Just three weeks after W.W. Norton dropped its Philip Roth biography, following accusations of sexual assault and misconduct against its author, Blake Bailey, the book has found a new home.
On Monday, Skyhorse Publishing — an independent press that last year released Michael Cohen’s memoir as well as one by Woody Allen that had been dropped by his previous publisher — said that it acquired “Philip Roth: The Biography.” In a news release, it said it would publish the book in paperback on June 15, and would release e-book and audiobook versions “as soon as possible,” likely this week.
“The book is the only authorized biography of Roth, one of the greatest American novelists of the 20th and 21st century,” Skyhorse said.
The rerelease of the biography, originally published by Norton on April 6, marks a change of fortune for Mr. Bailey, after several women came forward with allegations of sexual assault and inappropriate behavior.
In late April, the The Times-Picayune/New Orleans Advocate and The Los Angeles Times published accusations of sexual misconduct from several former students of Mr. Bailey, who taught middle school English in New Orleans in the 1990s. Two women also told The New York Times that Mr. Bailey had raped them, including as recently as 2015. Mr. Bailey called the claims “categorically false and libelous” at the time.
After the allegations became public, Mr. Bailey was dropped by his literary agency, The Story Factory, and Norton halted shipments and promotion of the book. A week later, Norton severed its publishing deal with Mr. Bailey and said it was “permanently putting out of print our editions of ‘Philip Roth: The Biography’ and ‘The Splendid Things We Planned,’ Blake Bailey’s 2014 memoir.” Norton also pulled out of circulation the digital version of the Roth biography and the audio edition, which was produced by Recorded Books.
“Mr. Bailey will be free to seek publication elsewhere if he chooses,” Norton’s president, Julia A. Reidhead, said in an April 27 email to Norton employees.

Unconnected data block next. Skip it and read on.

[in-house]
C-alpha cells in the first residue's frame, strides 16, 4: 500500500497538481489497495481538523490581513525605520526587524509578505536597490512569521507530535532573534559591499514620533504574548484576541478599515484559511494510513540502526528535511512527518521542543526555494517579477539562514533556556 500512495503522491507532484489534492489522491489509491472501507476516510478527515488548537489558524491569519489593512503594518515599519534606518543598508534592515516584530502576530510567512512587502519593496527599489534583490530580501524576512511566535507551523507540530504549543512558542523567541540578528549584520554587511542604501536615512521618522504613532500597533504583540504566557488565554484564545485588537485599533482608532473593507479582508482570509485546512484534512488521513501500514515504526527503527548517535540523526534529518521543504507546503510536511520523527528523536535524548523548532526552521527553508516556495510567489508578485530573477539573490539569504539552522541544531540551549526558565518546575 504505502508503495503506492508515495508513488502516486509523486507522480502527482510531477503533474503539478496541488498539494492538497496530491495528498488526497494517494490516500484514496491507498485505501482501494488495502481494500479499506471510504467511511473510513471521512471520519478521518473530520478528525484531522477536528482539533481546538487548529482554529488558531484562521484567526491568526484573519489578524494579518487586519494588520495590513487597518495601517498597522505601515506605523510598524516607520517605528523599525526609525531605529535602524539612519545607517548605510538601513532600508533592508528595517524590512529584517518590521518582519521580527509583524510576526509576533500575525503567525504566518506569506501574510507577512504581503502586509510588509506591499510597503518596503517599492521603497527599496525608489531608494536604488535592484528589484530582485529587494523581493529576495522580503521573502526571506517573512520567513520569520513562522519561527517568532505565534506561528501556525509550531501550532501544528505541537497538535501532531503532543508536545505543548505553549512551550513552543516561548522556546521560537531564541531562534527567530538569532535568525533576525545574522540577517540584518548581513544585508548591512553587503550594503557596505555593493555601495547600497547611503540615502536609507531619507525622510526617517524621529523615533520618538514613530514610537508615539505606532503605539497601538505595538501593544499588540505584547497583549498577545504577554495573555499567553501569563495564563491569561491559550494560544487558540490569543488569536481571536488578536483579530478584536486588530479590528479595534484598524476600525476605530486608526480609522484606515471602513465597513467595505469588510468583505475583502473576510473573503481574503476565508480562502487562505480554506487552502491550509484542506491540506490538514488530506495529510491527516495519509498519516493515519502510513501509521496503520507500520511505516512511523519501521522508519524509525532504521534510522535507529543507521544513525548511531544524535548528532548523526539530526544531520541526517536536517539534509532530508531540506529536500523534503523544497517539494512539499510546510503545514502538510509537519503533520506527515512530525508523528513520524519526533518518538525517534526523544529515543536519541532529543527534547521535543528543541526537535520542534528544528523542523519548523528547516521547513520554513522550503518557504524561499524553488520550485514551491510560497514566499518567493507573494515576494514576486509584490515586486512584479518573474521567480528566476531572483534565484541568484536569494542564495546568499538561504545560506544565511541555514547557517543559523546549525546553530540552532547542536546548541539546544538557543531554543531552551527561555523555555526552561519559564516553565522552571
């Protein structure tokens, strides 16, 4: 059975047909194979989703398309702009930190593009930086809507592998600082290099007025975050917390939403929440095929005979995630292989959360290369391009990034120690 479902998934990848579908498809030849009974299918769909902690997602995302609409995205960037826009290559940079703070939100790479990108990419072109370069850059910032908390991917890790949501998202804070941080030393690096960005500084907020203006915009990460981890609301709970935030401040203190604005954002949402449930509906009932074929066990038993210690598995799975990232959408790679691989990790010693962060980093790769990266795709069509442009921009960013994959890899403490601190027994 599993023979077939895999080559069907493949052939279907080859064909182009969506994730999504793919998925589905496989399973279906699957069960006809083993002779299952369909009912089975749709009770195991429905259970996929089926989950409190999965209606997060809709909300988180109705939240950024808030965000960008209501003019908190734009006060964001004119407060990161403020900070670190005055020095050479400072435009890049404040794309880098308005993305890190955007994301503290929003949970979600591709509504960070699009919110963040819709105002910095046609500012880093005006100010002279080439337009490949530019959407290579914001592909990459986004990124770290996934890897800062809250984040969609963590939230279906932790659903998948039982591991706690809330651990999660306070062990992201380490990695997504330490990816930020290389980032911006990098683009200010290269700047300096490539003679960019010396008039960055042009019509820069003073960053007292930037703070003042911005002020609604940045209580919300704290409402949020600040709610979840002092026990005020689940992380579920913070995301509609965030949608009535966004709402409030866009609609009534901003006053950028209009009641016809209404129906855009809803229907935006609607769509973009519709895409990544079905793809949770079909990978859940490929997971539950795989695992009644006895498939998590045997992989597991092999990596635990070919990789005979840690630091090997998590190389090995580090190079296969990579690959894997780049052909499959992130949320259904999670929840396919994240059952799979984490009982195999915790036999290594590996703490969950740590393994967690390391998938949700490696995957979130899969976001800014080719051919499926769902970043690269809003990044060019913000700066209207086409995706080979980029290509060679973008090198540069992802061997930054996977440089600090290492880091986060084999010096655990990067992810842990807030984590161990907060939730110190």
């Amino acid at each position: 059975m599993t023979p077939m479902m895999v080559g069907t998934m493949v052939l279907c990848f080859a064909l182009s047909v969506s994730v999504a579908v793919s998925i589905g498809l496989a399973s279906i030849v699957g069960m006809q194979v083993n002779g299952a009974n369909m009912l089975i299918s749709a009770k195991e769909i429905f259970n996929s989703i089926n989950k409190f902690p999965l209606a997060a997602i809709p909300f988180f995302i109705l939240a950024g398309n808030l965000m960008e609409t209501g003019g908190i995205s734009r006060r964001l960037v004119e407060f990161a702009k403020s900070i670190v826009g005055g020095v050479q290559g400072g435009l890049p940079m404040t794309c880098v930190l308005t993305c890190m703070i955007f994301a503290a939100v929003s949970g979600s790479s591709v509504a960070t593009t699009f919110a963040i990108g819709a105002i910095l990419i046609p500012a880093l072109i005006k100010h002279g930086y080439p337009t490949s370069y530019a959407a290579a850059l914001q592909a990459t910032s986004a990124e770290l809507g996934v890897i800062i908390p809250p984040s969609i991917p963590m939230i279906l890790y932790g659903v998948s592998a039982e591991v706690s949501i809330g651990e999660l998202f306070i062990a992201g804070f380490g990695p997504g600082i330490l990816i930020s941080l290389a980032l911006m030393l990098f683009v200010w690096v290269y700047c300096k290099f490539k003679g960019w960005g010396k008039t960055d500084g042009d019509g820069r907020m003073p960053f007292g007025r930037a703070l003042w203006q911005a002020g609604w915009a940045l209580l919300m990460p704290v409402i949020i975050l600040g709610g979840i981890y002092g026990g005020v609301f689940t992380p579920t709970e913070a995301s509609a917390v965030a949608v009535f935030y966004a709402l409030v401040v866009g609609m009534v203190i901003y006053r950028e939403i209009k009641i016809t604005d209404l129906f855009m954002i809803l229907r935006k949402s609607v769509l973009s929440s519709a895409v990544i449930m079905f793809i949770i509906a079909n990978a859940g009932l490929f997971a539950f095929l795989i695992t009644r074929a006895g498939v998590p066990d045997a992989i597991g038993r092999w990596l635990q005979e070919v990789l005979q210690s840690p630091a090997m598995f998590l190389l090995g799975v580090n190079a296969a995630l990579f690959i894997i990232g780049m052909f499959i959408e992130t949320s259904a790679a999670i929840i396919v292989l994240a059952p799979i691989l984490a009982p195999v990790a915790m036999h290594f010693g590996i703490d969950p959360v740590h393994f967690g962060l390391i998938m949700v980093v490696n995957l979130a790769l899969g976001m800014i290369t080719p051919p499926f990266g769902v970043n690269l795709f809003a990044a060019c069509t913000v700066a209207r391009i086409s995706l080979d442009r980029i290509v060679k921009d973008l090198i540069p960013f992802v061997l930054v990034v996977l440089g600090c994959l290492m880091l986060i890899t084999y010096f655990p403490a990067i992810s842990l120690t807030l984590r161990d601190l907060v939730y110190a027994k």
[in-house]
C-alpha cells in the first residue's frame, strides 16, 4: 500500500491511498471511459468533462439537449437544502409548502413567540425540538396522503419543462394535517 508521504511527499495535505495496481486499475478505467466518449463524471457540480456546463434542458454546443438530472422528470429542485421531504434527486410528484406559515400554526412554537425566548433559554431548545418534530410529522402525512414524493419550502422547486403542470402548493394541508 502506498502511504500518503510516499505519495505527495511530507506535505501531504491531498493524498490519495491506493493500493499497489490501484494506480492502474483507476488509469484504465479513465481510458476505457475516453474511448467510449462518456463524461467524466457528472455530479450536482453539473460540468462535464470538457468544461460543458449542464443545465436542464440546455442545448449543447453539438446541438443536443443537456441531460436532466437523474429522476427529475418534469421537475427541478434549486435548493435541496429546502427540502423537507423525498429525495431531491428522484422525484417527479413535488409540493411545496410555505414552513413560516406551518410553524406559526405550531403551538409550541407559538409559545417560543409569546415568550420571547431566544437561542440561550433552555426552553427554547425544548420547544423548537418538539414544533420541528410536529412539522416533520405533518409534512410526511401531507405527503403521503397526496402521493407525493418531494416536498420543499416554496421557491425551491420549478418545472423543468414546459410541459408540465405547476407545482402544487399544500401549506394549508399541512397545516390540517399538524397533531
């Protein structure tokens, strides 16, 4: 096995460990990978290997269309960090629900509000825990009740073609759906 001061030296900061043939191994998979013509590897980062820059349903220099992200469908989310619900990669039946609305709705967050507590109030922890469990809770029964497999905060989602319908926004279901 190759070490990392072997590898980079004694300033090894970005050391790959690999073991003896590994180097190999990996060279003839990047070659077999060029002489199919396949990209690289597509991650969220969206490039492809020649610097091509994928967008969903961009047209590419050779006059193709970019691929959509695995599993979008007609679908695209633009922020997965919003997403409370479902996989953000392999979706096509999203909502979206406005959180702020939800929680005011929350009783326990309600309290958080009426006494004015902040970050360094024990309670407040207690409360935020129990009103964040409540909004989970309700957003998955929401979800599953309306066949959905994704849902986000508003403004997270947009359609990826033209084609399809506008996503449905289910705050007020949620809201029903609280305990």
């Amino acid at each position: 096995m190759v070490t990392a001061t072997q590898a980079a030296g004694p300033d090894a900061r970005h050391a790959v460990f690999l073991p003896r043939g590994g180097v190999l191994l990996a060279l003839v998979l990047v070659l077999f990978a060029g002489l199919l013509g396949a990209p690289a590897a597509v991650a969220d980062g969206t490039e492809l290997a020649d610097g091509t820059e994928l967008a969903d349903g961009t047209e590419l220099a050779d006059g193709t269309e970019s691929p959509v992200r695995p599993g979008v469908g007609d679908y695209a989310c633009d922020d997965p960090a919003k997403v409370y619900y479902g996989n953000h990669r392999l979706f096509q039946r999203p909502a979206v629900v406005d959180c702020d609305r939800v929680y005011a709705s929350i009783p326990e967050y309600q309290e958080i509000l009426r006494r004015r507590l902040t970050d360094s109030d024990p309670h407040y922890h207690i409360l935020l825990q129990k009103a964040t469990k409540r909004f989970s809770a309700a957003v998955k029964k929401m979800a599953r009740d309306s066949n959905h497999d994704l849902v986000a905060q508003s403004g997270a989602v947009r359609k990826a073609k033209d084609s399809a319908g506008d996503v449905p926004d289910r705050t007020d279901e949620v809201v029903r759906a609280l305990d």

Norton’s decision raised questions about publishers’ ethical obligations to respond to controversies that extend beyond the contents of the books they publish, and it prompted criticism from some free-speech and authors’ advocacy groups, including PEN America, the Author’s Guild and the National Coalition Against Censorship. “Books must be judged on their content. Many of literature’s celebrated authors led troubled — and troubling — lives,” the National Coalition Against Censorship said in a statement last month. “The reading public must be allowed to make their own decisions about what to read.”
Skyhorse has been willing to court controversy in the past. Last year, after Hachette dropped Mr. Allen’s autobiography, “Apropos of Nothing,” in the wake of an employee walkout, Skyhorse acquired and published it, with a print run of 75,000 copies. The press has also worked with provocative authors like the conspiracy theorist Jim Garrison and the attorney and commentator Alan Dershowitz, a frequent defender of former President Donald J. Trump.
The literary agent Andrew Wylie, who represents the Roth estate, declined to comment on the new edition and whether the estate approved of the book’s rerelease. On the Norton edition, the copyright was jointly held by Mr. Bailey and the Roth estate, an arrangement that some literary scholars and biographers found unusual.
Roth, who died in 2018, approved of Mr. Bailey as his authorized biographer, after casting off others, and gave Mr. Bailey exclusive access to a treasure trove of documents, including unpublished manuscripts and transcripts of interviews with his close friends and associates.
In a statement to the Times on Monday, Mr. Bailey said that his agreement with the Wylie agency, which gave him permission to draw on Roth’s materials, predated his contract with Norton and was still in effect, allowing him to release a new edition of the biography. (The cover photo of Roth on the Skyhorse edition is identical to the Norton cover).
In the wake of the controversy over Mr. Bailey’s behavior and the fate of his book, some literary scholars and biographers have called on the Roth estate to make the author’s personal papers and full archive more widely available to scholars.